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More enterprises have adopted RPA functions to automate rote, repetitive tasks, but sometimes they need more capabilities. Enter machine learning functions and the result is "intelligent automation" which, unlike RPA, can learn and adapt.
The choice between the two should depend on the use case, but in today's AI-crazed world, there's a misconception that intelligent automation must be better when, in fact, robotic process automation (RPA) may be a more elegant solution.
"We view AI/ML as knowing what to do, RPA is knowing how to do it," said Muthu Alagappan, chief medical officer at intelligent automation platform provider Notable Health. "For example, OCR can be used to extract information from insurance cards, photo IDs and clinical documents. From there, RPA [enters] the extracted data into existing systems of record."
How RPA and machine learning work together
RPA simply executes its programming, so if requirements change, it needs to be reprogrammed. Machine learning is more dynamic.
"Machine learning relies on large data sets to inform computer systems how to make decisions," said Tommy McEvoy, senior lead technologist in the AI practice at management and IT consulting firm Booz Allen Hamilton. "An exciting advancement in the automation space is the integration of these capabilities, where RPA becomes the engine that accelerates ML, NLP and AI capabilities with the ability to produce an output at scale."
By having RPA rapidly clean and feed data into a machine learning algorithm, an organization can achieve a fully automated solution. For example, Booz Allen developed fully automated service solutions that can capture a customer's refund requests over the phone, transcribe that information, classify the customer's intent and then translate all of that into an appropriate trigger for the automation.
"A true automation platform includes RPA and machine learning, as well as decision management frameworks and event architectures to trigger actions," said Bill Lobig, VP of product management at IBM. "RPA has driven a significant rise in document extraction technologies, systems integration and process mining. I think all of these things together are what you need for intelligent automation, but certainly RPA and machine learning are a big part of it."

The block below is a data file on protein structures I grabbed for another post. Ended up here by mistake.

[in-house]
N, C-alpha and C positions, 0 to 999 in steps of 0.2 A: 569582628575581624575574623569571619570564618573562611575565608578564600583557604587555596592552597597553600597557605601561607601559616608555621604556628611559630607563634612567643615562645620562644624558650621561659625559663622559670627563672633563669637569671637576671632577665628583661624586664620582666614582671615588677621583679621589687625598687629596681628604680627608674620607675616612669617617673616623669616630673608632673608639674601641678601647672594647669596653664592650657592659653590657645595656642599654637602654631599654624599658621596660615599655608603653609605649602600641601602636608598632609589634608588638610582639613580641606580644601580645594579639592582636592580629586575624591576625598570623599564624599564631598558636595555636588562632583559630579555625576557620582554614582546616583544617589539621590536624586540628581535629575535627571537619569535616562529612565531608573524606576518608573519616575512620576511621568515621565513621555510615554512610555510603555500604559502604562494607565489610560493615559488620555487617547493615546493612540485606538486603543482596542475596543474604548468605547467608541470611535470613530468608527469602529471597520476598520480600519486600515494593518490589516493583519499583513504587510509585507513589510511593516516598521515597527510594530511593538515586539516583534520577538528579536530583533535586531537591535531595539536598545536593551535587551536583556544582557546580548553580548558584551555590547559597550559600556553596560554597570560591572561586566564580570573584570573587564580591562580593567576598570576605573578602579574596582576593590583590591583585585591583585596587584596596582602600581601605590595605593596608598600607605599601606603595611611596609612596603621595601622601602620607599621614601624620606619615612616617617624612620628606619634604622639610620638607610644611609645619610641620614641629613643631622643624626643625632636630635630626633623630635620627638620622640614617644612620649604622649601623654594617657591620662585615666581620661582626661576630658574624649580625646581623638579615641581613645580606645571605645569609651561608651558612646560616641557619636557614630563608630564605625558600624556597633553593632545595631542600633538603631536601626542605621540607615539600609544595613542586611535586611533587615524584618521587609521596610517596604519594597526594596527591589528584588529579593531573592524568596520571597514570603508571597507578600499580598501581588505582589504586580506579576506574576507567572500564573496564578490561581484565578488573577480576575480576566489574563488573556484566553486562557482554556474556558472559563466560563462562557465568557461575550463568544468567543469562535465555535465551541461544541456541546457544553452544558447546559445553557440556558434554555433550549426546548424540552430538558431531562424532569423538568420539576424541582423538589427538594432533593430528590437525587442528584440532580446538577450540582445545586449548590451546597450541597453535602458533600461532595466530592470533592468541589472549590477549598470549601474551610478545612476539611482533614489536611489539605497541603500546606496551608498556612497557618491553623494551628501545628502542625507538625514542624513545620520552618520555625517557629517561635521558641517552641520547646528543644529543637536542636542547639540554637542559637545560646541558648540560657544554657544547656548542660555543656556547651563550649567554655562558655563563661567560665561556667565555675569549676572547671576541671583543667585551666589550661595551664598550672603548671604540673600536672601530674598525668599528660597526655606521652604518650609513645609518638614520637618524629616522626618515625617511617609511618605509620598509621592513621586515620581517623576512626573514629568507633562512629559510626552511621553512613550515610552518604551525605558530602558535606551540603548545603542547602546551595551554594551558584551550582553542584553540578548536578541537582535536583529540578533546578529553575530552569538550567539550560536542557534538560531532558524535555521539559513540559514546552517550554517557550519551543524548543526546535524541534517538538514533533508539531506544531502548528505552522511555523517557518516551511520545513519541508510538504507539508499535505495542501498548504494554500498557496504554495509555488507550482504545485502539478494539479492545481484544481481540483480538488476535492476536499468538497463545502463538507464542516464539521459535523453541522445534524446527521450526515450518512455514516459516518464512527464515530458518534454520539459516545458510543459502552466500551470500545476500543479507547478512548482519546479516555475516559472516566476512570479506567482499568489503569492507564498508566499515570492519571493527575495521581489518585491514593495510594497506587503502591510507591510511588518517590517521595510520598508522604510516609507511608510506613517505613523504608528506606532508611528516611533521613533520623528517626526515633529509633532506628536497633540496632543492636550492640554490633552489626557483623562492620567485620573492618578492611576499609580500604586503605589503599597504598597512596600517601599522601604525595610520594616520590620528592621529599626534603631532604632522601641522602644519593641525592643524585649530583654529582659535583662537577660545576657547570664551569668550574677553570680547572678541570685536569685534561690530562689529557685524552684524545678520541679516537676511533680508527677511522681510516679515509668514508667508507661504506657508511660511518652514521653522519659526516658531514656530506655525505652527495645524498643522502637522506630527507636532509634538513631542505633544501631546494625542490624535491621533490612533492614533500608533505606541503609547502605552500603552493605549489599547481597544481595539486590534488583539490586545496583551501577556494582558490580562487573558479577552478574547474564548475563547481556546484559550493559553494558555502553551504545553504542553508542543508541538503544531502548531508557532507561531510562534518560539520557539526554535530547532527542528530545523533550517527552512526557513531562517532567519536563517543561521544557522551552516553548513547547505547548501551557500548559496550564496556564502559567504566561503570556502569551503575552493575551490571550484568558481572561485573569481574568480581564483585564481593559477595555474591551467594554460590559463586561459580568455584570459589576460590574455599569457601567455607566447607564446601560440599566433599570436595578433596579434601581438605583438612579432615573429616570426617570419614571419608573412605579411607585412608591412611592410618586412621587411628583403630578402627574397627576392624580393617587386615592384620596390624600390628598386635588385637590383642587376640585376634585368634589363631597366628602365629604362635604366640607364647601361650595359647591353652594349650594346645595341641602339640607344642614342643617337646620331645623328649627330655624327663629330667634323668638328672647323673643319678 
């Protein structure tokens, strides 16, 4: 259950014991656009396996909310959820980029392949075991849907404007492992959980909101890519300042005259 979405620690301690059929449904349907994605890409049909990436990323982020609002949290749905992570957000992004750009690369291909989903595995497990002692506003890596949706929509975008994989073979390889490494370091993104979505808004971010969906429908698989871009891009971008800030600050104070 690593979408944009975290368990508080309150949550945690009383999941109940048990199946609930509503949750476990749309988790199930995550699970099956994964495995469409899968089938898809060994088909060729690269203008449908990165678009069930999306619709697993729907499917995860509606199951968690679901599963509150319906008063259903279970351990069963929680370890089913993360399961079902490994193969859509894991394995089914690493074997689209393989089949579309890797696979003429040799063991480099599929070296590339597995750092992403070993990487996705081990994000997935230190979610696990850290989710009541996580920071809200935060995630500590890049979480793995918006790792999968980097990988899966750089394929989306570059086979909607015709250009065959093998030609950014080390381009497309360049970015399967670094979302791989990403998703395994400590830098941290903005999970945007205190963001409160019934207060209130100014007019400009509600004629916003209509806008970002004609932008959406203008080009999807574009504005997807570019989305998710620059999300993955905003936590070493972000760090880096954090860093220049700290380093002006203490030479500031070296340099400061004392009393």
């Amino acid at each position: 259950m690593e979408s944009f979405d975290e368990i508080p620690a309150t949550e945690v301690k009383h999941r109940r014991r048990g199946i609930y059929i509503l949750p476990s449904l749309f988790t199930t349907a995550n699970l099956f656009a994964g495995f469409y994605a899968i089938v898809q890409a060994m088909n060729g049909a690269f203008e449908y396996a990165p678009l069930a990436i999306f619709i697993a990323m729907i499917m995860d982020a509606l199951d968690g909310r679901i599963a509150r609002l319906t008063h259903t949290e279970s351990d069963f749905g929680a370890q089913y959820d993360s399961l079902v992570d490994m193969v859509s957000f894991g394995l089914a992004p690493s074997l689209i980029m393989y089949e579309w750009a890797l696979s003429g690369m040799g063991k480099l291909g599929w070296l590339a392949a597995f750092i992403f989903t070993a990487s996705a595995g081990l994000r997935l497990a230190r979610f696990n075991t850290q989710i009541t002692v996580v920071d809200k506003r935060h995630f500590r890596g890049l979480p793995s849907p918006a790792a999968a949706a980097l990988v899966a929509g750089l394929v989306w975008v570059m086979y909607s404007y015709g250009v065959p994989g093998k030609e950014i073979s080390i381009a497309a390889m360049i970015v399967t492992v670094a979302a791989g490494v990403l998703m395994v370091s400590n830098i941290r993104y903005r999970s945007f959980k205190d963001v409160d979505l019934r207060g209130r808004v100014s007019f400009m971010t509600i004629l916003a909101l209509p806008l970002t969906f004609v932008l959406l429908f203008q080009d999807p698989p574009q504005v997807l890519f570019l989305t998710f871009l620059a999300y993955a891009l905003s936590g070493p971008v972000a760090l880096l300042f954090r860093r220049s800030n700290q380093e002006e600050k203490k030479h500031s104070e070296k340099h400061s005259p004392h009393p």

Computer vision and RPA
Genpact, a global IT technology services company, uses computer vision to make RPA more effective and more applicable to a wider range of use cases. The company also pairs machine learning with computer vision to discover and mine existing business processes, as well as their deviations and variations. The company also uses machine learning to look at RPA engine log files to determine the root cause of issues that need to be resolved in RPA.
"We use the computer vision capability a lot because there's a lot of unstructured data sitting in PDFs and other things," said Sanjay Srivastava, chief digital officer at Genpact. "We use ML for three things: designing the [process automation] configuration rules, execution and eliminating systemic upstream issues that drive downstream problems."
Srivastava also underscored the need to build a data foundation, which some organizations overlook.
"I find people jumping into RPA without having thought through that. Data science professionals know they can't get a thought out of the garage unless they have a database structure set up, so I would not lose focus on that in the context of RPA," said Srivastava. "The true test of RPA is not around automating the stuff that you know, it's about the stuff you didn't know was happening. Process discovery and process mining are central to figuring out the footprint, which is a massive opportunity for data scientists."
Is RPA AI?
RPA lacks intelligence. Intelligent automation adds machine learning and other AI techniques, such as computer vision and NLP, based on the use case. Might AI wholly replace RPA? That's unlikely because not everything that needs to be automated requires machine intelligence.
"If you're pushing RPA into thousands of bots, it's a nightmare managing all of those bots and you don't know where things are breaking. It's time for a better way: intelligent automation," said Anand Rao, global artificial intelligence lead at multinational professional services firm PwC. "Where data scientists go wrong is in building a deep learning transformer model to show off intellectual superiority as opposed to building the thing a company really needs. Be cognizant of the right tool for the right kind of task."
Beware of automating business processes as-is
Today's organizations are heavily focused on cost control and improving efficiencies, both of which have driven RPA adoption. Yet, RPA is sometimes implemented without questioning whether the original process still makes sense. If the business process was badly designed to begin with, automation will just accelerate its execution. Alternatively, a business process may seem ripe for automation, but it may be that neither RPA nor intelligent automation is the best solution.
For example, an insurance company wanted to automate its paper-based claims filing process because it was slow, expensive and riddled with manual errors. Claimants mailed in paper forms, so the information contained in them needed to be retyped into a claims processing application. If the claims information could have been extracted digitally, the same process would have been done faster and with fewer errors. However, an even better solution would have been solving the data quality problem with a mobile app that allows claimants to enter and verify their information. In the end, the process wasn't automated, it was completely redesigned.
The lesson learned is to consider the business problem first, then consider technology options.